Lefty in Beantown: Grove’s Red Sox Years

R318-Helmar Hey-Batter! Lefty Grove #252

The Sporting News announced the deal on December 21, 1933:

“The news of Grove’s purchase came literally as a bombshell to most Boston baseball followers …”

Which goes to show you that even literary folks back in the 1930s didn’t know what the word “literally” meant.

No, there weren’t any bombs or firestorms in Boston when Lefty Grove became a member of the Red Sox at the annual winter meetings in 1933. But his acquisition was a big deal for a franchise that hadn’t sniffed a pennant in more than a decade.

The purchase of Grove (still commonly referred to incorrectly as “Groves” by some newspapers) was one in a flurry of deals by Eddie Collins, the Boston general manager.

Collins was an astute baseball man who almost played forever. He spent more than a quarter of a century in uniform as one of the game’s greatest second basemen, learning at the heels of Connie Mack and later, Charles Comiskey.

Collins was raised in the Philadelphia A’s dynasty, a team that built their fortune on superb pitching. That fact was never lost on the big-eared Collins, who saw Grove as a lynchpin.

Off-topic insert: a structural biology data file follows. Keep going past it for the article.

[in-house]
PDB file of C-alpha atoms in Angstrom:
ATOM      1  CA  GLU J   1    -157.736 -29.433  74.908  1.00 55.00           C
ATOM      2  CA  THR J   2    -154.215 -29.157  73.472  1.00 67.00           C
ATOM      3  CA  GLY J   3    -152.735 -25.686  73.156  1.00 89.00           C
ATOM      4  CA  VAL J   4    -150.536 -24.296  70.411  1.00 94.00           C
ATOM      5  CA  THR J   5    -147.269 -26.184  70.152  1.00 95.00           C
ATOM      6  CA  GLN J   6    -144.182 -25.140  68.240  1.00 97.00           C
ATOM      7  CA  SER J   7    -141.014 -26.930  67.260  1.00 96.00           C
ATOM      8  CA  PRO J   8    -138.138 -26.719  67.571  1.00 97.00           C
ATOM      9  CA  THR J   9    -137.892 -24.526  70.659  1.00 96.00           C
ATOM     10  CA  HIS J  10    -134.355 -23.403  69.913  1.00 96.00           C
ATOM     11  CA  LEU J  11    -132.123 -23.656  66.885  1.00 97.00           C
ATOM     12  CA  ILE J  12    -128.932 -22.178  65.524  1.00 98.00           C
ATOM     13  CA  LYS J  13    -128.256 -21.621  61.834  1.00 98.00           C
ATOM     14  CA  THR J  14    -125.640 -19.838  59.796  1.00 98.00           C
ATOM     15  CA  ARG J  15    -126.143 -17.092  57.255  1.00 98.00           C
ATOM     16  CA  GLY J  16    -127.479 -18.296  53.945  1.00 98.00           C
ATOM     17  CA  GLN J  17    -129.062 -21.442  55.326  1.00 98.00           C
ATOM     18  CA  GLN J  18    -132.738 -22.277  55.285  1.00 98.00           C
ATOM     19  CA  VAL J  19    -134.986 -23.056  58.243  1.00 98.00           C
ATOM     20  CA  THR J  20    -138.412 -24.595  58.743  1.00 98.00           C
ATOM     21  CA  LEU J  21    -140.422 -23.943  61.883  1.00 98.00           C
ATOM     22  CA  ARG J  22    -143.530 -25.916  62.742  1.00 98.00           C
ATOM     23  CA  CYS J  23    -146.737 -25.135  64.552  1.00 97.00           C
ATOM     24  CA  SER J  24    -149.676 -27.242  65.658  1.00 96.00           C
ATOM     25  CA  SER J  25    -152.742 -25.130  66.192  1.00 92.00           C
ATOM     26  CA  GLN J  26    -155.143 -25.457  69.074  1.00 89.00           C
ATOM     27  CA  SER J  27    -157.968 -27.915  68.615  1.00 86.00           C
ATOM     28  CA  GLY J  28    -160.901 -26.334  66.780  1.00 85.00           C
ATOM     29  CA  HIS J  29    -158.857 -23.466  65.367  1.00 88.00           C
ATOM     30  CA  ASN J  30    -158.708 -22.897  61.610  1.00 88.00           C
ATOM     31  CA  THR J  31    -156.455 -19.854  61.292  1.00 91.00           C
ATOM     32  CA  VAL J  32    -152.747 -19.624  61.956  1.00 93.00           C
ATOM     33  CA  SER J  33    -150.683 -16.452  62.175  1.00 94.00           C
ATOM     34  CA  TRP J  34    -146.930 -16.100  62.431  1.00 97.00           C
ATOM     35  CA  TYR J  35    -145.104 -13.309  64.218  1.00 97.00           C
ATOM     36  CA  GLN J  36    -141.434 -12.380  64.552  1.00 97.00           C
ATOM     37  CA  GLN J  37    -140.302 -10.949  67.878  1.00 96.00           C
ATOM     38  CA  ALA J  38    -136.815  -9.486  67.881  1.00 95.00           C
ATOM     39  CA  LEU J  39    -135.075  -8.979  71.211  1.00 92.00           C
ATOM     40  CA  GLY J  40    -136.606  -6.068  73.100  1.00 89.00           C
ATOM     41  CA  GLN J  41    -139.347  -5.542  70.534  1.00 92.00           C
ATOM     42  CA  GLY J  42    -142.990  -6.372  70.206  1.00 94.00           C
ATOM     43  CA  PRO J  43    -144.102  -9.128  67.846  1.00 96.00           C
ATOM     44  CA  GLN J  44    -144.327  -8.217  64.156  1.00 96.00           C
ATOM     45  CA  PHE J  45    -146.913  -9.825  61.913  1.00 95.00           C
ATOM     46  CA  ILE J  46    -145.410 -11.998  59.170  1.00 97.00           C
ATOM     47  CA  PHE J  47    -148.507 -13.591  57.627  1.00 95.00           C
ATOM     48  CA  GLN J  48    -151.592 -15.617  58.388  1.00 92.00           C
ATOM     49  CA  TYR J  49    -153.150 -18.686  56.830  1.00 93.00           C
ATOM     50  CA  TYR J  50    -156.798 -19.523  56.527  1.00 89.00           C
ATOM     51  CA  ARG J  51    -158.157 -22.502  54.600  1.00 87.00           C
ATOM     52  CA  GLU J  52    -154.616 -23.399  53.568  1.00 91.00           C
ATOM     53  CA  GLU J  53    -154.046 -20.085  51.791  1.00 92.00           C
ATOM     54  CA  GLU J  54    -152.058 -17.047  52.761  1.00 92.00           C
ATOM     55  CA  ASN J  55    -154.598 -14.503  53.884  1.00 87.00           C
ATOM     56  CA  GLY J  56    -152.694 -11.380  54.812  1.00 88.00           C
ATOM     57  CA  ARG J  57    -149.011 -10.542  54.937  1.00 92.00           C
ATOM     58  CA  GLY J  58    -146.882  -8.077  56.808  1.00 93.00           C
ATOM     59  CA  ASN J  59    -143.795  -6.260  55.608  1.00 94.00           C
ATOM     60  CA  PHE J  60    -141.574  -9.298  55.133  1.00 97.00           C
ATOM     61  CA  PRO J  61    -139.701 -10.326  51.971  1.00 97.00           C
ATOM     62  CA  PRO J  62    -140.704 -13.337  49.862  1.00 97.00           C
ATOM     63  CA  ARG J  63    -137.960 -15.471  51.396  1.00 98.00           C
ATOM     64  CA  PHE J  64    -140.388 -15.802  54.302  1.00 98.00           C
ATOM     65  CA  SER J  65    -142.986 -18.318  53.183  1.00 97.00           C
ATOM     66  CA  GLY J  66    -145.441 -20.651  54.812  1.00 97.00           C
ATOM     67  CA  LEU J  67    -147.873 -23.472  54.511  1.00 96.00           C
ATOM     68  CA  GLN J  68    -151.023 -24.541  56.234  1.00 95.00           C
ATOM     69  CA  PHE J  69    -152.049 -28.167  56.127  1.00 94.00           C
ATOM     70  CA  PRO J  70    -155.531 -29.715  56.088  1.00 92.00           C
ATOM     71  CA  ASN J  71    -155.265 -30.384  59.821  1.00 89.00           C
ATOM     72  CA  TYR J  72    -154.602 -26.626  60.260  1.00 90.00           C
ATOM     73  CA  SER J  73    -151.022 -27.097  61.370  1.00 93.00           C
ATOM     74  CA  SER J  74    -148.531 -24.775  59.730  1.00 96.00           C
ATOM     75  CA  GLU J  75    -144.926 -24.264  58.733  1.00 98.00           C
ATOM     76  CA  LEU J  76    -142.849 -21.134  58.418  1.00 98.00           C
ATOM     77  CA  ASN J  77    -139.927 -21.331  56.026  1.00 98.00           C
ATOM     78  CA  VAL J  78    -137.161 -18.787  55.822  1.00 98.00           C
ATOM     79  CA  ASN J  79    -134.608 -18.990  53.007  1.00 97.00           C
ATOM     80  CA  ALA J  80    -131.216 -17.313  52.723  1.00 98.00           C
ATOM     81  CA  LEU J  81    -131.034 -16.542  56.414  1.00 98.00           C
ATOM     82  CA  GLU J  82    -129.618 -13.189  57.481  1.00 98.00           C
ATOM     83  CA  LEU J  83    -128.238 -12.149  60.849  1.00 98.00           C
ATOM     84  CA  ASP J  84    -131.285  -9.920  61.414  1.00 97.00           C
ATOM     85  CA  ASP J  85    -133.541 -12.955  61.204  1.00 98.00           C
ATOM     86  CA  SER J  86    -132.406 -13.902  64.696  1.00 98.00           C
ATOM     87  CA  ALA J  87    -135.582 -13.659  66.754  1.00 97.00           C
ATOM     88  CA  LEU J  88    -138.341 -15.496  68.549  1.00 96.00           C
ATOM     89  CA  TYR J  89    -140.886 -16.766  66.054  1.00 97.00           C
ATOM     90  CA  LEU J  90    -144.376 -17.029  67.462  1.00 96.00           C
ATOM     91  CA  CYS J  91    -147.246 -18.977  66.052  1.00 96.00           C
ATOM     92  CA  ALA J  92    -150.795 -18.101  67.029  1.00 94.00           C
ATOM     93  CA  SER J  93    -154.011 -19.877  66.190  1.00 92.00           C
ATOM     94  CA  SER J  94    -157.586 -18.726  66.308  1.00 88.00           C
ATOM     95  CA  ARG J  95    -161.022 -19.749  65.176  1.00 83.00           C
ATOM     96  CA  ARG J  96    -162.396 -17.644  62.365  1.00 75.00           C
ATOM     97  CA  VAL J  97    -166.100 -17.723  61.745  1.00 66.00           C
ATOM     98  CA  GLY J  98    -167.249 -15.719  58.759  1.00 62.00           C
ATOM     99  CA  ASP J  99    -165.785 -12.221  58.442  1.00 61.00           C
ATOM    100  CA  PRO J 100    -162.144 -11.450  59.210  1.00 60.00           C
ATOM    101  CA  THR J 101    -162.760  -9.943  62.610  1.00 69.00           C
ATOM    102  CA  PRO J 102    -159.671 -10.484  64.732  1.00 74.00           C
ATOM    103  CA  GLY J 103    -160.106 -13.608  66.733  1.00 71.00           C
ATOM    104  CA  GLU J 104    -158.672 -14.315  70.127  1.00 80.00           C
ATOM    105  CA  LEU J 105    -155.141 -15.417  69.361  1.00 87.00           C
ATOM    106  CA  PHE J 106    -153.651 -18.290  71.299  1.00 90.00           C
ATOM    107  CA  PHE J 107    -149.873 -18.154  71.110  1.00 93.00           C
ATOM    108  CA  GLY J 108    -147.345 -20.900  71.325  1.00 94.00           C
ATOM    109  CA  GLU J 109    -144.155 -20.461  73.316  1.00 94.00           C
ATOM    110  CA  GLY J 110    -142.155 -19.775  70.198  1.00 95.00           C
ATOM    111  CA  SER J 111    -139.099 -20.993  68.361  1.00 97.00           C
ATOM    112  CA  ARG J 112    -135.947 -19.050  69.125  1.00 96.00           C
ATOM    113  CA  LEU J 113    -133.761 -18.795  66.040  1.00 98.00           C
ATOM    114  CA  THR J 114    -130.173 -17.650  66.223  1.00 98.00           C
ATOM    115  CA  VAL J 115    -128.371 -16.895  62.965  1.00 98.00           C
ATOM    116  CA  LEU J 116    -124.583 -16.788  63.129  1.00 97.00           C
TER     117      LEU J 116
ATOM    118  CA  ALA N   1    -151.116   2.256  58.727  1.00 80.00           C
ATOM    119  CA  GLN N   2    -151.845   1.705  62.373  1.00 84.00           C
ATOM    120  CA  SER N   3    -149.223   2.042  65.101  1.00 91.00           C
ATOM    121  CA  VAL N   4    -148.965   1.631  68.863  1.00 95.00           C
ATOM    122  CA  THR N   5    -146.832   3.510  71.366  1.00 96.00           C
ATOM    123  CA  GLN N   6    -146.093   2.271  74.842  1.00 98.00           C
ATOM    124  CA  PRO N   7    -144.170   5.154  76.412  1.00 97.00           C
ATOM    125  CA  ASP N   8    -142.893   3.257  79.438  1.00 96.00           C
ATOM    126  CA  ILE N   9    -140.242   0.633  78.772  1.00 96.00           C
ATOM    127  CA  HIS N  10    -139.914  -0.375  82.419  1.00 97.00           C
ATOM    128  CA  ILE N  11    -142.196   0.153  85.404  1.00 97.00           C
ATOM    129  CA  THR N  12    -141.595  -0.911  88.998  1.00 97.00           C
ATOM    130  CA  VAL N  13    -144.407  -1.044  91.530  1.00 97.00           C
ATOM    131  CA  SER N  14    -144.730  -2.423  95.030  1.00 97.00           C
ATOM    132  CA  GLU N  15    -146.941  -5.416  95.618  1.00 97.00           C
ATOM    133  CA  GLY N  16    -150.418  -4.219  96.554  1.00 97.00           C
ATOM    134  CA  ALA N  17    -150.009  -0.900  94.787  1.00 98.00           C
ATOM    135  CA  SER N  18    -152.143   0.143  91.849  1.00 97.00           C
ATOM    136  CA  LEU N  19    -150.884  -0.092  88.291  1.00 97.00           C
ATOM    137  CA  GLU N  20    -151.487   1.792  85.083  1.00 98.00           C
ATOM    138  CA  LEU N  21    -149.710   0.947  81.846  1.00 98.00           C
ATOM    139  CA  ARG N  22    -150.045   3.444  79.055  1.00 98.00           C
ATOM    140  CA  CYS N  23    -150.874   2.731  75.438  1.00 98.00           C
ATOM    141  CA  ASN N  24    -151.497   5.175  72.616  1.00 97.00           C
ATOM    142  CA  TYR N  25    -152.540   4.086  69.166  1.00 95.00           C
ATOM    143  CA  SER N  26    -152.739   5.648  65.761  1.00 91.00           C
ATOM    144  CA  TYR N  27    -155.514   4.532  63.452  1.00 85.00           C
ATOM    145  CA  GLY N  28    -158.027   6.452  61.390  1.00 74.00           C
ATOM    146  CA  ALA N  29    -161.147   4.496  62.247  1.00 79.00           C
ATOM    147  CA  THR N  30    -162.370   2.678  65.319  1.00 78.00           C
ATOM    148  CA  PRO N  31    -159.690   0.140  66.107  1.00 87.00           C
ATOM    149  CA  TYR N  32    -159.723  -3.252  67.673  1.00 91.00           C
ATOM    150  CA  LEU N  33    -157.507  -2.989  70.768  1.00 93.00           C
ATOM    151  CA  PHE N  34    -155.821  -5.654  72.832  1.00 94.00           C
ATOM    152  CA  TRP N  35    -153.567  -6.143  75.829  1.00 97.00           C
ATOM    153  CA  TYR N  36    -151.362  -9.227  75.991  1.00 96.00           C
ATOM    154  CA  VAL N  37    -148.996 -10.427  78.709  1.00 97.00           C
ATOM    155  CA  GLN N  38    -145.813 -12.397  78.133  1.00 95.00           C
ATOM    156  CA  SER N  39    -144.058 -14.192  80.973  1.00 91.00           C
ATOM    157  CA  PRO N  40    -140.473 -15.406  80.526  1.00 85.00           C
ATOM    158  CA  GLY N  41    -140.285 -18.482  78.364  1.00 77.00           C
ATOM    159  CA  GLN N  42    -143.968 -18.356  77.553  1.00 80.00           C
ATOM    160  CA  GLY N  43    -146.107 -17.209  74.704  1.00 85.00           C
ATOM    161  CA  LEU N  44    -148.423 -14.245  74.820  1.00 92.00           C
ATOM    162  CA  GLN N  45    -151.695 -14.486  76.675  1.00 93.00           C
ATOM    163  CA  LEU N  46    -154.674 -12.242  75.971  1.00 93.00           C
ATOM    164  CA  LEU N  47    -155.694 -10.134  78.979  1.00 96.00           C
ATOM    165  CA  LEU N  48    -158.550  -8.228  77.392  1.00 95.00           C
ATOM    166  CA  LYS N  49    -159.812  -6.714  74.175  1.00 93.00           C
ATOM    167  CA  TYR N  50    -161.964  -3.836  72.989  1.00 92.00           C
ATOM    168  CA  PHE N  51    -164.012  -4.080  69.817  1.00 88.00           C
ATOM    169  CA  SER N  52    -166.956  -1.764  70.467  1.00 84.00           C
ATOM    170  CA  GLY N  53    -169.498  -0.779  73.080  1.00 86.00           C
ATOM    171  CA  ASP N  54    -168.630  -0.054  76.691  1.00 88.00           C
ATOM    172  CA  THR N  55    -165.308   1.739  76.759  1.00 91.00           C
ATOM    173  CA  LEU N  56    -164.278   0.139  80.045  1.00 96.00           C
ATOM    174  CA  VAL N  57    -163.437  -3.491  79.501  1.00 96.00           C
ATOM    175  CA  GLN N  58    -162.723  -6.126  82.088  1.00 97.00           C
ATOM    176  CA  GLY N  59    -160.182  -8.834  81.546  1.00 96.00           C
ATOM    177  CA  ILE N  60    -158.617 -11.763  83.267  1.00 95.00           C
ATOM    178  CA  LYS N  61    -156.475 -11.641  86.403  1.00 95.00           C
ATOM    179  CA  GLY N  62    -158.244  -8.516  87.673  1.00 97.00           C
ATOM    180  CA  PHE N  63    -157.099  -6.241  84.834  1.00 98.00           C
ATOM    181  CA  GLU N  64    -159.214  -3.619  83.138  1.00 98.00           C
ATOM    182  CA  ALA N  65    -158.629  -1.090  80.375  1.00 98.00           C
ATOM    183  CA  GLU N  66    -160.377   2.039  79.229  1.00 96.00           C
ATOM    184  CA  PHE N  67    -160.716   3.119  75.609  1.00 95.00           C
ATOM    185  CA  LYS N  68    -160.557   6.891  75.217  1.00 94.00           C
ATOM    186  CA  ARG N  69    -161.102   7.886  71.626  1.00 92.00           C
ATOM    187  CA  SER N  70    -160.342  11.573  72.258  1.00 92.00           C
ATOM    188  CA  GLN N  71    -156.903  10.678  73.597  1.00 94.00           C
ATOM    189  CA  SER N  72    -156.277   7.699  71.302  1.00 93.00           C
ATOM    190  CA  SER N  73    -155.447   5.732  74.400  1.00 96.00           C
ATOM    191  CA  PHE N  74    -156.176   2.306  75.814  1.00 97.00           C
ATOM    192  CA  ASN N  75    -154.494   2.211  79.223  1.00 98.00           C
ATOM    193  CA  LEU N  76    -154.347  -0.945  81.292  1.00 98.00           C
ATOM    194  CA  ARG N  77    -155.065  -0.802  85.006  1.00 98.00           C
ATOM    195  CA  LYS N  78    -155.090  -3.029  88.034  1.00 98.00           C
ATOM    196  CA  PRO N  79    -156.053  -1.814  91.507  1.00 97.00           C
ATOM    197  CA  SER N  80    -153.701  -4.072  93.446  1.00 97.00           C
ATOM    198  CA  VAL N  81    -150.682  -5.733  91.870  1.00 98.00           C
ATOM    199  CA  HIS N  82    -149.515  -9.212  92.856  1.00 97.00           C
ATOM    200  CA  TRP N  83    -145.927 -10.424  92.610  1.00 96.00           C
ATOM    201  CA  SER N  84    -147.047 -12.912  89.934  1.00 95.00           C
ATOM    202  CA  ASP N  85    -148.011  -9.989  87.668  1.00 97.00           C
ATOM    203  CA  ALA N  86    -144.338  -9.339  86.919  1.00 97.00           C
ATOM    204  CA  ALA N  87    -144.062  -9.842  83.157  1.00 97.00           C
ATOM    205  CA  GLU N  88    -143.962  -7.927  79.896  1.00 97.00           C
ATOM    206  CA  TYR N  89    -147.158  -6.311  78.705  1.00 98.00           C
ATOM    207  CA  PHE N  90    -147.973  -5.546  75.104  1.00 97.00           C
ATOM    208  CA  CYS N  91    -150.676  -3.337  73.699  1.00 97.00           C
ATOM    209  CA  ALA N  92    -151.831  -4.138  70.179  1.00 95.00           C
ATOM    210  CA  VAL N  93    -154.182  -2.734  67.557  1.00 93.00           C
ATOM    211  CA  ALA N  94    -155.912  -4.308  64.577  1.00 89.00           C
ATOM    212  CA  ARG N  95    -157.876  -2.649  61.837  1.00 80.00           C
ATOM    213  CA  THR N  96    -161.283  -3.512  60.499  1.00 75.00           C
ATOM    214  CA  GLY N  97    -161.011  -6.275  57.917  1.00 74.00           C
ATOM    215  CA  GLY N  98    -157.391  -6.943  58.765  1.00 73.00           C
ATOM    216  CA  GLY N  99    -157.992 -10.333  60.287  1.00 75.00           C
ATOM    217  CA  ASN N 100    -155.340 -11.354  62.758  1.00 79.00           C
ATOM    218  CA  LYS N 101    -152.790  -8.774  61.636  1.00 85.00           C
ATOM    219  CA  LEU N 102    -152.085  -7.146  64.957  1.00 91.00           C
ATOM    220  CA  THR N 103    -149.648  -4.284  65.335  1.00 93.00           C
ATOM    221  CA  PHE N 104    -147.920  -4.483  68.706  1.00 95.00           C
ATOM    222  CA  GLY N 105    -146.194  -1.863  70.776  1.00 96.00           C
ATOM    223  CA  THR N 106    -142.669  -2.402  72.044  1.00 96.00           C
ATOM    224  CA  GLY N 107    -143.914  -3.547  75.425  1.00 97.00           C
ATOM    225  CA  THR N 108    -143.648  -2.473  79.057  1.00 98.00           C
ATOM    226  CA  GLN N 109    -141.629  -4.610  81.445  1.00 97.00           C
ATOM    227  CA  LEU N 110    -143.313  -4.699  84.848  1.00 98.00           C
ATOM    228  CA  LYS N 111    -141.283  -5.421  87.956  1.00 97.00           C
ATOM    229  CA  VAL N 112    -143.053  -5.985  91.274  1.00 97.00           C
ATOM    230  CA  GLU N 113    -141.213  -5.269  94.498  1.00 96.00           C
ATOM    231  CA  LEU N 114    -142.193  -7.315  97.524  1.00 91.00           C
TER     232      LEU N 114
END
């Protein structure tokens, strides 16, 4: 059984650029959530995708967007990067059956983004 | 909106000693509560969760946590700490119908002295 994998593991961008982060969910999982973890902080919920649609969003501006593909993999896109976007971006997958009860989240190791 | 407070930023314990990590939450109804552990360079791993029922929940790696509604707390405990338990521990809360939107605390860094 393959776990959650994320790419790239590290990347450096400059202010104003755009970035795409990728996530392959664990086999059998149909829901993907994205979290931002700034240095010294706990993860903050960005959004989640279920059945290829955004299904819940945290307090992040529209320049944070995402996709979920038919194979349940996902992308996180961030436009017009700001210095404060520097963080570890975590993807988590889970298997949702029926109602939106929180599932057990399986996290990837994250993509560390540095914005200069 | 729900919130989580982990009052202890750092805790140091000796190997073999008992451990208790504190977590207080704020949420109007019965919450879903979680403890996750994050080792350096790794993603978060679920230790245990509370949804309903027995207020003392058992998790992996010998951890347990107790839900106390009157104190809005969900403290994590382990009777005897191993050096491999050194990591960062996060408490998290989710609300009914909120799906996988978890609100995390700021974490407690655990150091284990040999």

The Many Battles of Lefty Grove

If there was ever a one-man army on a ballfield, it was Robert Moses Grove, the long-limbed southpaw from Lonaconing, Maryland. When things went well for Grove on the pitching mound, he was quiet and gruff. When things didn’t go well, he was destructive.

Once after his regal manager, Connie Mack, removed Grove from a game with several runs having already crossed the plate and the bases loaded, Grove hurled the baseball into the stands. When his skipper got back to the dugout, the furious pitcher looked at the old man and barked “To hell with you, Mr. Mack!” To which the usually docile Mack replied, “And to hell with you, Mr. Grove.”

Decades before Chris Sales took sheers to his team’s uniforms, Lefty had an epic tantrum that practically destroyed the visiting clubhouse at Sportsman’s Park in St. Louis.

“It was an epic tantrum,” teammate Bing Miller said. “He broke every stool, destroyed the toilet, and ripped every uniform apart. There were buttons all over the floor.”